Gold/green transparant beetle
Tue, Feb 3, 2009 at 9:46 AM
I live in on Grand Cayman. Whilst volunteering for the Blue Iguanas at the Botanical Park last week, this beetle came out of the bucket of leaves we had collected. I can’t seem to find it on any websites so I need your help!! I have attached some photographs which should help with the ID. The transparent shell was over the wings (but split like a ladybird) and the inner half of this was coloured gold and green and speckled with blue. It had a 3rd part to the transparent shell which went over it’s head like a shield bug. The underside of it’s abdomen was also shiny. Total length maybe about 1 centimetre. It was quite happy walking around (trying to navigate my hairy arms!) but when my frined picked it up so we could get a photo of its underside it ‘crouched’ so it was very difficult to pick up.
I’ve attached some photos for you but have lots more (including one of it about to take off!) let me know if you would like to see some more.
East End, Grand Cayman
This is some species of Tortoise Beetle. Tortoise Beetles are Leaf Beetles in the tribe Cassidini. The gorgeous metallic coloration vanishes after the insect dies, so mounted Tortoise Beetles in collections are not as beautiful as they are alive. Some Tortoise Beetles are called Gold Bugs.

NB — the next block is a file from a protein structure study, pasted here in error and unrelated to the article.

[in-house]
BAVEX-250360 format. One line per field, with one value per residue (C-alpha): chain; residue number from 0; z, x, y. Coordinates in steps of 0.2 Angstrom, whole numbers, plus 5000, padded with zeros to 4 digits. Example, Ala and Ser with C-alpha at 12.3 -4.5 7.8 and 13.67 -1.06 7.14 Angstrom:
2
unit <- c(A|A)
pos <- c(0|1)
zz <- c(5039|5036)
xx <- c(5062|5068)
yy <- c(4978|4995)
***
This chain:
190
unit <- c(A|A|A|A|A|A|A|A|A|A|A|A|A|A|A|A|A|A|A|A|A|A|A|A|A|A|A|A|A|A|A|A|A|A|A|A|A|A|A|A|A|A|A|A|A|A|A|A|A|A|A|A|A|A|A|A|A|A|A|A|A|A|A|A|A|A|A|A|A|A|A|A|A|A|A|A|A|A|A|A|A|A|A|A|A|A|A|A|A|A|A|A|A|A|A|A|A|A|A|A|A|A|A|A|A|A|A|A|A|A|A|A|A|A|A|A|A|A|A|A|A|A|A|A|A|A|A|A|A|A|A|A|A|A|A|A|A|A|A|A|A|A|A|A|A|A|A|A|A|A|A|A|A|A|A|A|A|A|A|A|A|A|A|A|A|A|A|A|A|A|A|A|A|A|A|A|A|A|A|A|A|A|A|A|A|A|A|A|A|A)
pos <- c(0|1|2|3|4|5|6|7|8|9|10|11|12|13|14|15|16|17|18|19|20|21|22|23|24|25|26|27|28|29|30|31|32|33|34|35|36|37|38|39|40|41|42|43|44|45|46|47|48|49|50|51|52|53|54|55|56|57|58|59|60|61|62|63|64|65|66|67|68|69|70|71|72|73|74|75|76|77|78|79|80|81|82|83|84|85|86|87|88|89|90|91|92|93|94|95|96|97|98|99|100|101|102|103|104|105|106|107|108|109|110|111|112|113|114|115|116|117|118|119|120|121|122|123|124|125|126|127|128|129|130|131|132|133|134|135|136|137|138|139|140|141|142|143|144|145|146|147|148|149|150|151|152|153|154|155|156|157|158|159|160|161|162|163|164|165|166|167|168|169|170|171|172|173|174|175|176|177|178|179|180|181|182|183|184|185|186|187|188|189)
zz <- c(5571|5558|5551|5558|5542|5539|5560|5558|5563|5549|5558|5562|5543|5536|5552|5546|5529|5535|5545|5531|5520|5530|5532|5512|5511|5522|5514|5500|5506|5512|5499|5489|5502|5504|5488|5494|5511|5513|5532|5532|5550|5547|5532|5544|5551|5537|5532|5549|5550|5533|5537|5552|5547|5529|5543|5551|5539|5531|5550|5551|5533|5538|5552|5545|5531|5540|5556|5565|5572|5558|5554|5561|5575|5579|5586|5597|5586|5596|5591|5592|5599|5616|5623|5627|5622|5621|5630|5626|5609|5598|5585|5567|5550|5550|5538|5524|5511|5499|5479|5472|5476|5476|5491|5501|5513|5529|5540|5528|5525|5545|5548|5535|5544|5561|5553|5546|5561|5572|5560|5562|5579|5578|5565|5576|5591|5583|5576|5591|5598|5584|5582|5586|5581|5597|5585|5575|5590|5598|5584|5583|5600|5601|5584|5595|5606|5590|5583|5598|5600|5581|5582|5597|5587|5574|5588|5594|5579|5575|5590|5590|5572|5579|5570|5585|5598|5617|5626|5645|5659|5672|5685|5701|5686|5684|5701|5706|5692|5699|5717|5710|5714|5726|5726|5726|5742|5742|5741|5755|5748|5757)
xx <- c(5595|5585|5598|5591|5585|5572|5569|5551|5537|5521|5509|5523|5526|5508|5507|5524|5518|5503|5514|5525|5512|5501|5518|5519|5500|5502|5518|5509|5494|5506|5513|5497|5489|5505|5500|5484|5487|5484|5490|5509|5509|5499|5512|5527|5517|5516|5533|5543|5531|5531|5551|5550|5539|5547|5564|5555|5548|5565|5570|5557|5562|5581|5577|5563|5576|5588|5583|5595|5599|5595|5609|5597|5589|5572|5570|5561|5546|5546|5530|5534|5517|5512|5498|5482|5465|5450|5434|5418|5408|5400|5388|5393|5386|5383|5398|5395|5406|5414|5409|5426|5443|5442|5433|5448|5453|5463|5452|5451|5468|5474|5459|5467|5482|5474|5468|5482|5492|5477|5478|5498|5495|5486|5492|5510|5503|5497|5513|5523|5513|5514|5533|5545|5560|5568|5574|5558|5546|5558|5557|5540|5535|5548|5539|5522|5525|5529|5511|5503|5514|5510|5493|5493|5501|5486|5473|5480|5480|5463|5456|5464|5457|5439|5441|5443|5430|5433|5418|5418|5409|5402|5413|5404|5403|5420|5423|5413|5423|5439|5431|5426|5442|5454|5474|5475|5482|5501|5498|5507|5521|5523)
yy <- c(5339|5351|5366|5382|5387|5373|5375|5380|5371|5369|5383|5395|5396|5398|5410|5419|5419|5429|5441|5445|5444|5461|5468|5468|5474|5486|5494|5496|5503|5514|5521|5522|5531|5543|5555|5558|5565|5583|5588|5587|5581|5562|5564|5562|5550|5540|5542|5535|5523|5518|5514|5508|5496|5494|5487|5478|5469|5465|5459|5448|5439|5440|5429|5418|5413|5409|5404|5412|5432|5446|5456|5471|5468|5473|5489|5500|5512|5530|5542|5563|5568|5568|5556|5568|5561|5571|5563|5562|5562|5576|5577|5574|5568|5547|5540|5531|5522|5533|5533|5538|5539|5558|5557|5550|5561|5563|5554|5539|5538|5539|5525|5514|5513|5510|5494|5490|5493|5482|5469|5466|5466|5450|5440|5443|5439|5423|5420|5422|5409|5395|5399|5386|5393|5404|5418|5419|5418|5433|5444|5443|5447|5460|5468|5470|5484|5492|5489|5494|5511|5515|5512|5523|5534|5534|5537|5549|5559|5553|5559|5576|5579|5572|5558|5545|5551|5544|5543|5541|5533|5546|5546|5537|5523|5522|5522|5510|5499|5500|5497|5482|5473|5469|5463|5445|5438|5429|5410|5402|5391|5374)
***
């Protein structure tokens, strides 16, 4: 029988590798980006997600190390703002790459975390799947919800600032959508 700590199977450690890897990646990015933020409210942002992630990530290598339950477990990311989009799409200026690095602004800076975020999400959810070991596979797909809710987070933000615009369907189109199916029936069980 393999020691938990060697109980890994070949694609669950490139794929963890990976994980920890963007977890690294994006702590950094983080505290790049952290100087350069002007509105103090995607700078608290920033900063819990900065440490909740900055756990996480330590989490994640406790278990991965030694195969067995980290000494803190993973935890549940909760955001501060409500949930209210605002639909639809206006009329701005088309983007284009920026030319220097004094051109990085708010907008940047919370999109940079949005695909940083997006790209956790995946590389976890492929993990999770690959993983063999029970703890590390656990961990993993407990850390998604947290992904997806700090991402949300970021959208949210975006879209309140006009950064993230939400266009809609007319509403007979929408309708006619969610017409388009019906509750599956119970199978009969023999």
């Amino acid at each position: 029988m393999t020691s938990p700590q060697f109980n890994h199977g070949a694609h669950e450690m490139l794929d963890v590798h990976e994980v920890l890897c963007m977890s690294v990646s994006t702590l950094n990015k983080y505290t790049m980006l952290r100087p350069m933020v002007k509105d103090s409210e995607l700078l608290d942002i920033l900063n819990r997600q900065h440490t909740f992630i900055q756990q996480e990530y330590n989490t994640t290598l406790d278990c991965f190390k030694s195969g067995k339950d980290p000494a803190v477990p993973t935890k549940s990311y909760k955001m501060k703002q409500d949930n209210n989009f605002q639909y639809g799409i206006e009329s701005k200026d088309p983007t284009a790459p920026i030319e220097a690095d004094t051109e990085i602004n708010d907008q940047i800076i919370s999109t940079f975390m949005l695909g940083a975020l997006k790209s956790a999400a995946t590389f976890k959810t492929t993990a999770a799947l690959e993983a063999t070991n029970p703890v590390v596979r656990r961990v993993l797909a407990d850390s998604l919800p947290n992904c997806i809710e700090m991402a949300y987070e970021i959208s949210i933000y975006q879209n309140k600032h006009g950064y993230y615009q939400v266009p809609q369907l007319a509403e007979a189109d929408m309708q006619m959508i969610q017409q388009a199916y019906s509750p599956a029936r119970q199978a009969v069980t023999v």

Update: Monday, February 6, 2009
This looks like a tortoise beetle in the genus Eurypepla ( Chrysomelidae : Hispinae : Ischyrosonychini [=Physonotini]). It looks very much like E. calochroma, the Geiger Tortoise Beetle, varieties of which are found in south Florida and the Bahamas. Closely related species occur in Cuba (E. vitrea) and Jamaica (E. jamaicensis). Distribution information is very hard to find and it could be any of the above. Bugguide has some excellent images of the Geiger Tortoise Beetle, under the name Physonota calochroma. Apparently the generic placement of this species has been debated for a long time, but the current trend appears to lean toward Eurypepla. The Geiger Tortoise beetle is considered a mild pest in Florida where its preferred host is the Geiger Tree (Cordia sebestena). Regards.